As well as the cuffs, the inside of the button bands and collar stand are all slipstitched with the option of topstitching if you want to. My hand stitching is quite neat but I found this fabric was quite prone to snagged threads particularly when hand sewing. In hindsight I do wish I'd just stitched everything down from the top to avoid snags! The threads are quite delicate so there are no blindingly obvious places where the threads have pulled.

The hem is super curved then goes up to a kind of split at the side seams. I was worried this would get on my nerves when tucking into my skirt, but I love the length (I made option C). This also makes it really easy to knot-up the front when the weather gets warmer. The curved hem can be a bit tricky but I've been practicing! My tips would be use a tape measure and PRESS! And also follow the instructions when it says to sew long stitches 6mm from the edge. You can pull to help ease the in the fabric at the  curviest points and it really works.

I'm a big fan of the shape of the collar on this shirt. I think the way it kind of squares off instead of points adds to the casual art school vibe.
I chose to put the pockets on and include the flaps to further distance this shirt from the M7575 Shirt. I am looking forward to playing around with these on my next one with some contrasting fabric (maybe horizontal vs vertical stripes??). I will definitely interface both the pocket and the pocket flap next time to make them look a little sharper.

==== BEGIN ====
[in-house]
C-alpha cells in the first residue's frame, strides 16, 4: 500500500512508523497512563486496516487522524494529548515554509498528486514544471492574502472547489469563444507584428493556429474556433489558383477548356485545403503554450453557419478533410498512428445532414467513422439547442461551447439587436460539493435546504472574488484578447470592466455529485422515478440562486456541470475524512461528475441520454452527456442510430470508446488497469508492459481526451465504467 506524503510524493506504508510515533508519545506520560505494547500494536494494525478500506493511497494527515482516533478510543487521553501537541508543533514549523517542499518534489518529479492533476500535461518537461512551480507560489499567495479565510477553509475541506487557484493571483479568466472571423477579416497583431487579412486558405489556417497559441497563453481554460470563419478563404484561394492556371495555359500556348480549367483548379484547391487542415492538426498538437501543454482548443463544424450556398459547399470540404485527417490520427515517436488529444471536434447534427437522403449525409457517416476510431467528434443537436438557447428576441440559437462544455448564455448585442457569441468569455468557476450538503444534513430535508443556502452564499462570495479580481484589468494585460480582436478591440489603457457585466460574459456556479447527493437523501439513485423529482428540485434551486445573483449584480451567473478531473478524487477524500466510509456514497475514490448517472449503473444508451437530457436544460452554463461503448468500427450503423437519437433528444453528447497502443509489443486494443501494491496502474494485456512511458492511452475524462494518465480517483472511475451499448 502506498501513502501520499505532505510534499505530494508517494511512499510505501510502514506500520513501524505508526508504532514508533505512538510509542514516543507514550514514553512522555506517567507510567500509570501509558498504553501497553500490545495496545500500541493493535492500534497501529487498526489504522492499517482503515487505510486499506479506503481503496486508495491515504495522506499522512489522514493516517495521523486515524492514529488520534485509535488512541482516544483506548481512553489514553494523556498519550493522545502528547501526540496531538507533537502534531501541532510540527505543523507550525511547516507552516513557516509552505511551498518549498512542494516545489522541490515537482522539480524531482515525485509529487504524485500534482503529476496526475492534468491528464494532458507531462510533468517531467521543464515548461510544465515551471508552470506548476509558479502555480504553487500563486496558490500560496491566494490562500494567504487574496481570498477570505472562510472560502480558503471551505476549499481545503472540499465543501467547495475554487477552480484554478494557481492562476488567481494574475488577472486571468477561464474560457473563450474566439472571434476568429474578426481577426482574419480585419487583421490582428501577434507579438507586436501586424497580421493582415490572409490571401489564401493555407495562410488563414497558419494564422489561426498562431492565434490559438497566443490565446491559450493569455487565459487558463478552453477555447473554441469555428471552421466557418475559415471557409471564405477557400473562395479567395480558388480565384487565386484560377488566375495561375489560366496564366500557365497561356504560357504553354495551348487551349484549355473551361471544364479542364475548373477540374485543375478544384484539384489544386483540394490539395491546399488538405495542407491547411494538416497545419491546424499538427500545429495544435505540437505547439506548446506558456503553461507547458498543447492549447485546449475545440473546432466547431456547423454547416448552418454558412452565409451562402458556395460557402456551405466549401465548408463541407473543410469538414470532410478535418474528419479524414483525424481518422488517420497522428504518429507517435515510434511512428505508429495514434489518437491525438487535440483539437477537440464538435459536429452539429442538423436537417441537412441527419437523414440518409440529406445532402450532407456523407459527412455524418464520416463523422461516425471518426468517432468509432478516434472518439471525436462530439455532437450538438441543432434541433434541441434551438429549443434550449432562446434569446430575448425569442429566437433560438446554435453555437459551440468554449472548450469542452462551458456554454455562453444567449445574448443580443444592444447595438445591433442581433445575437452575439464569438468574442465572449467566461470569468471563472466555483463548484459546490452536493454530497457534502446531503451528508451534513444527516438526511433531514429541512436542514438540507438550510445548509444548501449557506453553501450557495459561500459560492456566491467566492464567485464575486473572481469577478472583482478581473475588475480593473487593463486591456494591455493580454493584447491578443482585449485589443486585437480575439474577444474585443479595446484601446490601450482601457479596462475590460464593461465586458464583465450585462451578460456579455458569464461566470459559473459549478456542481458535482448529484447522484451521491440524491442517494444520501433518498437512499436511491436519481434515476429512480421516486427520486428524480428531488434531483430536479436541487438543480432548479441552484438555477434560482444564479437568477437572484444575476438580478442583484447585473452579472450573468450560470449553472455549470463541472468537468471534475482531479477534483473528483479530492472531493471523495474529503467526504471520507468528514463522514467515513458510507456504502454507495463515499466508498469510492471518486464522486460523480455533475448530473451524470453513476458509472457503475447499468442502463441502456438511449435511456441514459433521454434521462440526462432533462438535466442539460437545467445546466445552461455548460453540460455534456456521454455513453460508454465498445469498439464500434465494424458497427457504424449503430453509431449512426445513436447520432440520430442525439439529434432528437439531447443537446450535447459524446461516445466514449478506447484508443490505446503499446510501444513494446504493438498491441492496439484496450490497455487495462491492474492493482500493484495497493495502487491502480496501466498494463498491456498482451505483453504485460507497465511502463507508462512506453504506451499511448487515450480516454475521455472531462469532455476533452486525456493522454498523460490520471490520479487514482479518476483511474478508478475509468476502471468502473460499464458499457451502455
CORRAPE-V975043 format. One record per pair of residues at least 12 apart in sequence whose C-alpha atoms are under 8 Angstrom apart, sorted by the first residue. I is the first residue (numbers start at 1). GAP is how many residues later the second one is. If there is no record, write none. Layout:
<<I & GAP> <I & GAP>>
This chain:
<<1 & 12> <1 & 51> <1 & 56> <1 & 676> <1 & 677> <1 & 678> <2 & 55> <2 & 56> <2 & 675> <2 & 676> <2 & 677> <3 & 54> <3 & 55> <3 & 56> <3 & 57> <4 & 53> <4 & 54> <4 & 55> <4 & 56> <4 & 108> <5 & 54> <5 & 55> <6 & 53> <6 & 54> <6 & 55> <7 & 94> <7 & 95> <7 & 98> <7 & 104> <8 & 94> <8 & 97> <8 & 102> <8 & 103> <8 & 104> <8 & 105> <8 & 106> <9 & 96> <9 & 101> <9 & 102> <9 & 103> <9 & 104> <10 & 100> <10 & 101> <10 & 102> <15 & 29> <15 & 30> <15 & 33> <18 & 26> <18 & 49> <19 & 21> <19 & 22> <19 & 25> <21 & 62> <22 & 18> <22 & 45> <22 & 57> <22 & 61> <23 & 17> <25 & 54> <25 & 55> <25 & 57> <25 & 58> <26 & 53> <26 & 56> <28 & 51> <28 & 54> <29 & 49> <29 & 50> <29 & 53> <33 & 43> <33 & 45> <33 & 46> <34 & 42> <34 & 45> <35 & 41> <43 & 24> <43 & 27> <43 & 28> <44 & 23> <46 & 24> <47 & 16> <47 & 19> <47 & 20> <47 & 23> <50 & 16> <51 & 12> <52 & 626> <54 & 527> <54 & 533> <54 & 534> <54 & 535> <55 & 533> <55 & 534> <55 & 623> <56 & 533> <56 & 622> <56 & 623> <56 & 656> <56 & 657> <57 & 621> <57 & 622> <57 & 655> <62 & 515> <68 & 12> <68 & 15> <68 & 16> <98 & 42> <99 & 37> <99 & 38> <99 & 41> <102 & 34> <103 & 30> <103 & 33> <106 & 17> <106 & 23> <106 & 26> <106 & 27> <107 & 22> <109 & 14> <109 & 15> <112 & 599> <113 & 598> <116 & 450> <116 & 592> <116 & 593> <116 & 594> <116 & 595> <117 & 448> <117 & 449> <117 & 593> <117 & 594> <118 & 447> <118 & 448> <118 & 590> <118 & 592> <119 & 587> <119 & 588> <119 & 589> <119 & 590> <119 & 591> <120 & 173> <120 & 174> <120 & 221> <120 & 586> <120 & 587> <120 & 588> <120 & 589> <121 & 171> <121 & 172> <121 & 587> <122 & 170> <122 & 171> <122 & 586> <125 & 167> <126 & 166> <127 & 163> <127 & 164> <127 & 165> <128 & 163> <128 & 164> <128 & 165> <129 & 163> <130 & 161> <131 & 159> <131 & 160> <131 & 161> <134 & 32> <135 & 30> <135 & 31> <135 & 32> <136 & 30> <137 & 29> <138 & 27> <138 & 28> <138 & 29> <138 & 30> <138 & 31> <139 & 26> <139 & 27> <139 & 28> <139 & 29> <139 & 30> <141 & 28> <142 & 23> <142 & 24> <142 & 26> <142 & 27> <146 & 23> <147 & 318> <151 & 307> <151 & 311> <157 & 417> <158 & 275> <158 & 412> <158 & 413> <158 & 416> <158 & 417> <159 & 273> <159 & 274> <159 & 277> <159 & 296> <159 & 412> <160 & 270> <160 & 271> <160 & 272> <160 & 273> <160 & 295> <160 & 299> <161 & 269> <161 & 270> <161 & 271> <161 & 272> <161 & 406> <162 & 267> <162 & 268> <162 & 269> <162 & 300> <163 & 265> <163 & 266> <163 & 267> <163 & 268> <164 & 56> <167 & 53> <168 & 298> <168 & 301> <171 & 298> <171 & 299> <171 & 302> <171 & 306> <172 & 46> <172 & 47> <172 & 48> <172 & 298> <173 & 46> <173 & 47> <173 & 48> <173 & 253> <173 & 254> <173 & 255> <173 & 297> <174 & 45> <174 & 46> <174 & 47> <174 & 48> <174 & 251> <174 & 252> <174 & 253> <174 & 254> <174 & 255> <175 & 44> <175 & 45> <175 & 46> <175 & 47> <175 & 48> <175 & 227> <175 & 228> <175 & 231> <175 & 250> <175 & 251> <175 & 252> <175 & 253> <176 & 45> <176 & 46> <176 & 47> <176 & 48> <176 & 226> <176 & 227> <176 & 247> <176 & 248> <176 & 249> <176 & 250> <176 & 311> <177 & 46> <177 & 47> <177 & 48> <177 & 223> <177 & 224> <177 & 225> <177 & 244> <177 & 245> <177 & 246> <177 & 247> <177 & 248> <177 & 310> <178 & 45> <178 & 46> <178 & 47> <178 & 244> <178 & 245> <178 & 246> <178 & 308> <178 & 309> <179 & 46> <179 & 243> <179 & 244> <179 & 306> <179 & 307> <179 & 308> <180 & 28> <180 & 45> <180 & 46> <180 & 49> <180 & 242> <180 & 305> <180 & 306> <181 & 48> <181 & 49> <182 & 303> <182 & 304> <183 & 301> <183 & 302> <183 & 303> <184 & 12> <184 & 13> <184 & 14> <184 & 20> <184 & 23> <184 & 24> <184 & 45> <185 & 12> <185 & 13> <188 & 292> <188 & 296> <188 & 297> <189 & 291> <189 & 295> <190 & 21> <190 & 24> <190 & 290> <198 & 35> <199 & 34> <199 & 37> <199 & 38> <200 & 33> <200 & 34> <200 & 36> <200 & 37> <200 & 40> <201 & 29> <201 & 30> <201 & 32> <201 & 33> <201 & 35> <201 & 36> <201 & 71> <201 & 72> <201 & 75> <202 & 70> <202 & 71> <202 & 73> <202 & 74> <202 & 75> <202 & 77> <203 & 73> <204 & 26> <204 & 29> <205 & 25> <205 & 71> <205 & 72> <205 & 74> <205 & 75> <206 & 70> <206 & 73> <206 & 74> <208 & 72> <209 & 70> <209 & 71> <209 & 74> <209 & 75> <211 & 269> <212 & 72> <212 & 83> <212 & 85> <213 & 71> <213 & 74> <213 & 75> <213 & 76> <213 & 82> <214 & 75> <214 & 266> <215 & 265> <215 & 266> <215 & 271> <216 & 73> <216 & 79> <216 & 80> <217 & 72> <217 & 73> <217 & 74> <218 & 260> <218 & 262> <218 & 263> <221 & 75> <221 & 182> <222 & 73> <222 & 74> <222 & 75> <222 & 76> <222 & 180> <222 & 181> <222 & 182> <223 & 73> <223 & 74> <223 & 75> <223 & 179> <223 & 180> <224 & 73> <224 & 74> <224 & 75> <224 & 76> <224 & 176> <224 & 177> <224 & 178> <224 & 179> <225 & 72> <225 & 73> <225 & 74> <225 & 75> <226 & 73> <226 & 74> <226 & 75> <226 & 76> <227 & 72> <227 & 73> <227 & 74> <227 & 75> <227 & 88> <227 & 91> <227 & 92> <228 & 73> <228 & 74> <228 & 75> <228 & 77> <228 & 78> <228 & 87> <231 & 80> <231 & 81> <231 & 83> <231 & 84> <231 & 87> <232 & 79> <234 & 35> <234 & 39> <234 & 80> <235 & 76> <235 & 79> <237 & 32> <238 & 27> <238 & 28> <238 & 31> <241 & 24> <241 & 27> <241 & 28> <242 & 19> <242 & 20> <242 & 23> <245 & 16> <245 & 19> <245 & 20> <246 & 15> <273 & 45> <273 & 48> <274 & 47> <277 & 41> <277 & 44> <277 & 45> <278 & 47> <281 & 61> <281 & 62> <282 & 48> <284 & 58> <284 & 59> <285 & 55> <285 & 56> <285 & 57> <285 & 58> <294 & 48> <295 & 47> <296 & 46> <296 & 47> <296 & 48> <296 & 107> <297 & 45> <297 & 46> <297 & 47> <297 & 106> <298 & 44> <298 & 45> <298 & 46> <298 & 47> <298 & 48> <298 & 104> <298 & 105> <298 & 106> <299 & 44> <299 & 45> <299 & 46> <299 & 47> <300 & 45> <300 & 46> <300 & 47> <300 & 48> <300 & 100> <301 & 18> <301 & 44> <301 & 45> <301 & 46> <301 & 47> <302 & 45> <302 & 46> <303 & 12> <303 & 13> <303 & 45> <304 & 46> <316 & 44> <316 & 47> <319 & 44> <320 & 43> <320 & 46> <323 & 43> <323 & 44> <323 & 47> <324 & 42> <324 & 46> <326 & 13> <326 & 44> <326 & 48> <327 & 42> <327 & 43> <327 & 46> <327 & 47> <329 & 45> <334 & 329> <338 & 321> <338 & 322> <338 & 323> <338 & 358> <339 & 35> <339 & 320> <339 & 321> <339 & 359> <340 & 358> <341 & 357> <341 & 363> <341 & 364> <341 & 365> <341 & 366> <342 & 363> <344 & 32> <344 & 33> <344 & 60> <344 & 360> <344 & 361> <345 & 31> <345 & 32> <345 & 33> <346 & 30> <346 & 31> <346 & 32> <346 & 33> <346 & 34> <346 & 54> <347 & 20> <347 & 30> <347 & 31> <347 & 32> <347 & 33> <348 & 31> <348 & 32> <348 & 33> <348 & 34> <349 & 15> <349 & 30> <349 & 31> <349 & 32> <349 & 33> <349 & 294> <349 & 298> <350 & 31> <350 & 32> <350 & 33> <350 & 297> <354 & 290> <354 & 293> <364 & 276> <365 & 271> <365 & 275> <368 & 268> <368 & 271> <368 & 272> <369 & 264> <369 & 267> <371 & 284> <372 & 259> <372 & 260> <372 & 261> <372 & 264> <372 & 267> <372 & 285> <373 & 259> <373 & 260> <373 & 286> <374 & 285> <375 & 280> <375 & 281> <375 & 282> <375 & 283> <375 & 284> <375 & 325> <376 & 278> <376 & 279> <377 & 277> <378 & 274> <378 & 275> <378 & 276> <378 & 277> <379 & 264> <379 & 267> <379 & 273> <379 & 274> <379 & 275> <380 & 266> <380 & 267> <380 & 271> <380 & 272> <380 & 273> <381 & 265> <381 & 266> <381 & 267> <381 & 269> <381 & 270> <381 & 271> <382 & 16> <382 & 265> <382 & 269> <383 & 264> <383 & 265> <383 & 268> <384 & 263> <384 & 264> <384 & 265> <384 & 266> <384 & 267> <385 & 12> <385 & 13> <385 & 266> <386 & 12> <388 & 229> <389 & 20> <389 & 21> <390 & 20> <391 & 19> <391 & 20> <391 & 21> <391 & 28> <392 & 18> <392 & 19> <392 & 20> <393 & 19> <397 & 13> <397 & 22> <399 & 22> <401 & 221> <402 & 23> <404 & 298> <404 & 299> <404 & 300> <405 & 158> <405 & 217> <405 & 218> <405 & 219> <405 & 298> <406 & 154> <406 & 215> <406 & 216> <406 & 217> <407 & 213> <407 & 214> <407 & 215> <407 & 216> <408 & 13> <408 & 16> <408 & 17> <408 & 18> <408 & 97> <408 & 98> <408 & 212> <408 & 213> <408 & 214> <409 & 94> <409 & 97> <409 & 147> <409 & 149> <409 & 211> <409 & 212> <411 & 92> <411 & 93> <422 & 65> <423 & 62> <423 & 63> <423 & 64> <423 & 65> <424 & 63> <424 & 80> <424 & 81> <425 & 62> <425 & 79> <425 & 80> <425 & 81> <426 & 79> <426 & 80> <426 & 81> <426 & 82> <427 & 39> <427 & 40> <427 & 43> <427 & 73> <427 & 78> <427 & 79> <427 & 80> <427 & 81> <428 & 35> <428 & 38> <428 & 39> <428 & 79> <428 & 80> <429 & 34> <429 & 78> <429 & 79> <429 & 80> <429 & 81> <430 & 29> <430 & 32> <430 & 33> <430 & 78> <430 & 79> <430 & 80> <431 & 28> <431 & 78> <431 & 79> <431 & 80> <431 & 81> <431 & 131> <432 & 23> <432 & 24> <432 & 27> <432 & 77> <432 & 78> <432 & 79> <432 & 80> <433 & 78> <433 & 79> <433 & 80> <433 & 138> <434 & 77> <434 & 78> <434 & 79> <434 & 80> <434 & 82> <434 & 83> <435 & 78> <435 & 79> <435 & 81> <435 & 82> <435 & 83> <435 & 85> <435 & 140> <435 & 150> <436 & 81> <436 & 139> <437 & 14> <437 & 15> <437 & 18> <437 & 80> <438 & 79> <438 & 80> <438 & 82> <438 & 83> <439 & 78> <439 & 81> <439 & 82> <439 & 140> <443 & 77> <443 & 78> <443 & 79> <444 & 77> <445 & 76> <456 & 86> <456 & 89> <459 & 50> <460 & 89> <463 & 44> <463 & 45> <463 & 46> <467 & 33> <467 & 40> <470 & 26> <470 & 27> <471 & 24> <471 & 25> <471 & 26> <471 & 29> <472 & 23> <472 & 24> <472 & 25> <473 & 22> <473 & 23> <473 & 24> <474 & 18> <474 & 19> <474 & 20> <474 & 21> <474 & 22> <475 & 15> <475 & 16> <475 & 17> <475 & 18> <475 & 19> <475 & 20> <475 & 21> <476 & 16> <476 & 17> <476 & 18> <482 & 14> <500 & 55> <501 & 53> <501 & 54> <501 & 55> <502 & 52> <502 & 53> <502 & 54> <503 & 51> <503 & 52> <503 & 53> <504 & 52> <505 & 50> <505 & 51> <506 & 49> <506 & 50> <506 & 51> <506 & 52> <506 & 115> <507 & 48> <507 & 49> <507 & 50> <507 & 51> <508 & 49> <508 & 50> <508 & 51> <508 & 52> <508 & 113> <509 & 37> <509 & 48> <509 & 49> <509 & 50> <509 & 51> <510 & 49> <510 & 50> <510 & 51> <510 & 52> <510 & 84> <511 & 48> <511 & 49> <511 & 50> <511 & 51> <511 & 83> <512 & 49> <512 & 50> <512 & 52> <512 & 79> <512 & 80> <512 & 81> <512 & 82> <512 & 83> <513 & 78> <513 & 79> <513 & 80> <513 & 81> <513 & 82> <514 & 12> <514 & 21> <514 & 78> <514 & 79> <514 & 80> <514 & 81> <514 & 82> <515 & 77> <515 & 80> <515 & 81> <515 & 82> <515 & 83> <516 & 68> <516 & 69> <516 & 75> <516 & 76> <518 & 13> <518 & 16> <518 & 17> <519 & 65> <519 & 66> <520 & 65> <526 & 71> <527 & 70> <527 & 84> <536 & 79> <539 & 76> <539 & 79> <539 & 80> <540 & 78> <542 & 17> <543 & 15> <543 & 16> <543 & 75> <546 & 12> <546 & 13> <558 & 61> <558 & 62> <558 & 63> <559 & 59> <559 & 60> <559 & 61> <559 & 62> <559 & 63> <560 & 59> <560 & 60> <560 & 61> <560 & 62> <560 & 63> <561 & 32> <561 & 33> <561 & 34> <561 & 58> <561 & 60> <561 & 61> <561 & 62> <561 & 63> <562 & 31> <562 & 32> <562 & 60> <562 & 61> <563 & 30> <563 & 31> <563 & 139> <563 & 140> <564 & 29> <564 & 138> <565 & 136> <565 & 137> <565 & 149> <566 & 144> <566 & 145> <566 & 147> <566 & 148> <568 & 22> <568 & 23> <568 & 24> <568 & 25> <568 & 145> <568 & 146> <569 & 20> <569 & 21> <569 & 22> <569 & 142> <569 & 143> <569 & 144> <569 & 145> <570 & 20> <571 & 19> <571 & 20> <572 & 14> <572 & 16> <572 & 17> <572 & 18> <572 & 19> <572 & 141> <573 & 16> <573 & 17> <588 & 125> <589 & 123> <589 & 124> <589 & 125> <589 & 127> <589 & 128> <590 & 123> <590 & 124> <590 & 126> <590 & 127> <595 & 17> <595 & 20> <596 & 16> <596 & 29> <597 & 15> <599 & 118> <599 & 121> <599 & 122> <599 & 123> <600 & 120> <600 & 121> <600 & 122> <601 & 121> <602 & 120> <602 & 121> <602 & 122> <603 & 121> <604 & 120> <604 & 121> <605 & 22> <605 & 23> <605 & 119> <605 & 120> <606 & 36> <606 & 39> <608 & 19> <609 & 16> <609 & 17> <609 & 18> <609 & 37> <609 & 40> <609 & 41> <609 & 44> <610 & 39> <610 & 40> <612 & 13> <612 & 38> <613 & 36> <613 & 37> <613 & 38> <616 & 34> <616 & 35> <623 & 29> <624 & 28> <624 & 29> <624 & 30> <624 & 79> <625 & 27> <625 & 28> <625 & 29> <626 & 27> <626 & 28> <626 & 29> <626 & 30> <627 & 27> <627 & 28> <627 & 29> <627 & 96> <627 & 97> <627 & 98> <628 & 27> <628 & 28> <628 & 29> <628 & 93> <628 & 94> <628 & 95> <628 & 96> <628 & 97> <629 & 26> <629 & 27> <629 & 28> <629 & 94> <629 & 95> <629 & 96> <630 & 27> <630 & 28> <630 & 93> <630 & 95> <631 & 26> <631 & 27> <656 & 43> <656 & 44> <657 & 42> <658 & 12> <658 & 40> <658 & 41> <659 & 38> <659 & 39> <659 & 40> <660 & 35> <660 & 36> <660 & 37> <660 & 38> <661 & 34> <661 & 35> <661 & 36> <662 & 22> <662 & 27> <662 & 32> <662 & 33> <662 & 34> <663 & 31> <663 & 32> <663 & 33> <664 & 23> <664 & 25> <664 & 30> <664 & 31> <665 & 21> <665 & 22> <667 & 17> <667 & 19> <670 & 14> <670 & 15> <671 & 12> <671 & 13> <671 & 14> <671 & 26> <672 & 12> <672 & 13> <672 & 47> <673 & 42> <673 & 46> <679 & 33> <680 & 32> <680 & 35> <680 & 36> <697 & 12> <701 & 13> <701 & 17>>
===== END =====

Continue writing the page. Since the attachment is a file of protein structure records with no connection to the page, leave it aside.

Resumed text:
I'm really glad I discovered this pattern. There are only 11 pieces to it, where as the M7575 has 17, so felt a lot quicker to put together. There are no darts in the bodice so makes for a speedier sew. I enjoyed the different elements like the sleeve plackets and the different shaped collar.
I'm super pleased I have another shirt pattern in my aresnal now! To finish I made a thin bow using some left over fabric just to tie round the neck if I do the button up to the top. There are so many options for styling the shirt! Tucked in, tied up, loose, sleeves rolled, buttoned up, buttoned down, casual and smart! A Spring 2021 essential. 

Location: Abbeyfield Park, Sheffield
Currently listening to: Other Woman, Paloma Faith

Sunday, 14 March 2021

Tilly and The Buttons, Bertha Cardigan

Make It Simple is the third book from Tilly and the Buttons. Love At First Stitch, her first was published around the time I began sewing- with her Parisian/nautical/vintage inspired vibe, Tilly played a vital part in learning to sew for myself and many others.

Make It Simple is what it says on the box- a series of easy-to-sew patterns that shouldn't leave the maker feeling frustrated! I think it's important to instersperse easy or at he very least, less time consuming makes into the wardrobe to keep positivity and productivity high.